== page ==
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MSU students ask university to bring back satisfactory/ not satisfactory grading option

Posted at 7:52 PM, Dec 13, 2021
and last updated 2021-12-14 11:01:25-05

EAST LANSING, Mich. — With final exams approaching for the fall semester, students are asking Michigan State University to bring back the satisfactory/ not satisfactory grading option.

"I think it's only reasonable for the university to kind of have binary grading, so that the hardships of everything that have happened over the semester, do not reflect on a student's GPA," said senior, Nikunj Agarwal.

Agarwal is an environmental economics and management major. He created a petition calling for the university to reintroduce the satisfactory/ not satisfactory grades, which allow students to worry less about how a class is going to affect their GPA.

"Your GPA in today's world kind of defines you as your quantities and everything you have as a person, but I don't think that this time should actually define that," he said.

The idea for the petition came from a proposal made to the University Council on Undergraduate Affairs by Joice Meier, associate director of the First-Year Writing Program.

She and other professors have noticed an unusually high number of absences and missing coursework.

"Students might be having some motivational issues," she said. "I know some of our students have financial issues. I know we're still not out of the woods with COVID yet, so students are still getting sick with COVID."

The petition has over 6,000 signatures. Students said in the comments that between classes and the pandemic, it's a struggle.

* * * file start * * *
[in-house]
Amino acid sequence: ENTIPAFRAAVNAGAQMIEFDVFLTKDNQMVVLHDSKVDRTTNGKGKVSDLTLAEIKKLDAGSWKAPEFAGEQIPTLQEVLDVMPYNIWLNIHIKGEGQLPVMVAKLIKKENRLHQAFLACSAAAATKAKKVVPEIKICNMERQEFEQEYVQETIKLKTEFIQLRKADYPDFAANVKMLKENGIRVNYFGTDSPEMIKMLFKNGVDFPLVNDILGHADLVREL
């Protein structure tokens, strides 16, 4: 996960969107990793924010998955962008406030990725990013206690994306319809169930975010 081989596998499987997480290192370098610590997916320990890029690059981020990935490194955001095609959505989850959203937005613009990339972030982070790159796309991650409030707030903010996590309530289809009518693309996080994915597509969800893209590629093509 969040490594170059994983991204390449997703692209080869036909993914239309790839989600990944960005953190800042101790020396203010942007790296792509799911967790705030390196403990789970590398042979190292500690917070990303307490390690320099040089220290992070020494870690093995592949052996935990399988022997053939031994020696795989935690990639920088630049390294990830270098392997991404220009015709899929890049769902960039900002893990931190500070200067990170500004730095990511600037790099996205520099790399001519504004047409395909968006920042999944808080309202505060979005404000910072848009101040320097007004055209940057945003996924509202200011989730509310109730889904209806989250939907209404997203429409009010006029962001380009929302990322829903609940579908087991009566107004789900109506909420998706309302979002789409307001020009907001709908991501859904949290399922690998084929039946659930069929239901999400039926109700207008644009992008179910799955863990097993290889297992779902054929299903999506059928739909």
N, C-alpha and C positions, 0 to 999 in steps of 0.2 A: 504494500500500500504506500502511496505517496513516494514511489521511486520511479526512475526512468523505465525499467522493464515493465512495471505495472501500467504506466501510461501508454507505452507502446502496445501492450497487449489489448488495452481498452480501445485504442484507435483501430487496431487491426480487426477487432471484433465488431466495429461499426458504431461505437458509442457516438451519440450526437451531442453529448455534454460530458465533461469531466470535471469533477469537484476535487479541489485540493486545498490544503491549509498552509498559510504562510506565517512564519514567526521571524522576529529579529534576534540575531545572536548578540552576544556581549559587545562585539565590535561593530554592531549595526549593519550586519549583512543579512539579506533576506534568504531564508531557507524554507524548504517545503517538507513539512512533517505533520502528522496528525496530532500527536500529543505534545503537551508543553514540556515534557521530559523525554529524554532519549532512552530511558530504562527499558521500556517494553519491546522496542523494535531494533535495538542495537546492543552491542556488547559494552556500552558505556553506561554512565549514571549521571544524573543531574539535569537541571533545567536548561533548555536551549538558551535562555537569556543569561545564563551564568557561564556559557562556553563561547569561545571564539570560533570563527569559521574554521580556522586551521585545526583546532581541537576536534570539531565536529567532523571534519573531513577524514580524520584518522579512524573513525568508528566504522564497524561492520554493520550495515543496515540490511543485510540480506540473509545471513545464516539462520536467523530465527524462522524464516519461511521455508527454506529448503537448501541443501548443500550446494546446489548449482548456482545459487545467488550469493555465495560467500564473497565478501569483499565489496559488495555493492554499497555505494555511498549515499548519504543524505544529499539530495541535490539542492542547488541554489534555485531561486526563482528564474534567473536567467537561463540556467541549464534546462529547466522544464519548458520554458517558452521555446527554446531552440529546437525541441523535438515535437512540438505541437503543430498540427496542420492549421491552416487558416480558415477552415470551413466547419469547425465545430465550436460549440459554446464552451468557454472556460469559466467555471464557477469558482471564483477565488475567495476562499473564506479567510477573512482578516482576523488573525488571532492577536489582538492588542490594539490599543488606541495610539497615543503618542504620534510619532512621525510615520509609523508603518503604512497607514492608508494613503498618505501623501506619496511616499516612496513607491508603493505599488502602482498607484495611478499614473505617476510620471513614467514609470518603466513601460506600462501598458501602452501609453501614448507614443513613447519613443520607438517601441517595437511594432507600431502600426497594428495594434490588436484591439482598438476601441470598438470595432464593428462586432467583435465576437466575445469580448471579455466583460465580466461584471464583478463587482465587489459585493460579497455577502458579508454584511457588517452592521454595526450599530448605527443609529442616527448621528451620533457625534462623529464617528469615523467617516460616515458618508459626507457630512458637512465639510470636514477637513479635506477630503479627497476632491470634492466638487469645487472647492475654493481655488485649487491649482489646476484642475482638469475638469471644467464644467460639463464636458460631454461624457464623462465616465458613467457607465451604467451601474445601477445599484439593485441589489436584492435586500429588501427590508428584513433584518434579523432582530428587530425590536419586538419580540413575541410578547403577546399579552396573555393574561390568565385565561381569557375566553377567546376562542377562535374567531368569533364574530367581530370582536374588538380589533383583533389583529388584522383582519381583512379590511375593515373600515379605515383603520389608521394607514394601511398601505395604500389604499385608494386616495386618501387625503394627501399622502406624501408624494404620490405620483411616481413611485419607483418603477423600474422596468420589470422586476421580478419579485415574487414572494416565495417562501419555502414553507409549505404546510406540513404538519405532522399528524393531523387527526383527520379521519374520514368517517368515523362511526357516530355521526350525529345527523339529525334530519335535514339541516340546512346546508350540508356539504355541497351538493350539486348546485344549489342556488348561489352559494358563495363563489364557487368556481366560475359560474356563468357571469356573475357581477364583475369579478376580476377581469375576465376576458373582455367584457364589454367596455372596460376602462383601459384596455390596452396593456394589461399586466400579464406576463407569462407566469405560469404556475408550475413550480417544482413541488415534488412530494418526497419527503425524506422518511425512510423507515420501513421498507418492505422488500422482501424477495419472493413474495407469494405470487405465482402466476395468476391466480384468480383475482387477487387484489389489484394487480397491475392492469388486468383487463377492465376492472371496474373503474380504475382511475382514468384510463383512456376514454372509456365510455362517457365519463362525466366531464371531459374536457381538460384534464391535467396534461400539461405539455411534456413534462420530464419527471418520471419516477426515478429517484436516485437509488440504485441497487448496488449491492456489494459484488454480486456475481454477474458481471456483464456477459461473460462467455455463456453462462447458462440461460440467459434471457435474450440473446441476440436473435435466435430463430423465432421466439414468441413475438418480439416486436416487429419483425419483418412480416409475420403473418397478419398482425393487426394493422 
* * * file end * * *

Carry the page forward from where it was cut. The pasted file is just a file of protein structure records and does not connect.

Josh Belcher, is one of the MSU students who signed the petition.

"Taking lockdown browsers for exams, and students not being able to engage into that different area of learning in college, I feel like we can all agree that we are being rushed," he said.

The satisfactory not satisfactory grading option was introduced in the spring of 2020 in an acknowledgment of the disruptions caused by the pandemic. Students were notified before this semester that the option was no longer available.

MSU spokesperson Dan Olsen said the university asked its academic governance system to consider the students' request earlier in the semester and more recently put the issues to the Council of Undergraduate Education Deans and again to the academic governance system. Both bodies recommended denying the request, he said.

"The ultimate decision was that no, we need to provide students with the structure going in that they understand, you know, what the grading scale will be for the semester," he said, "and to change that up halfway through the semester at the end of the semester would not be beneficial towards their students success and persistence."

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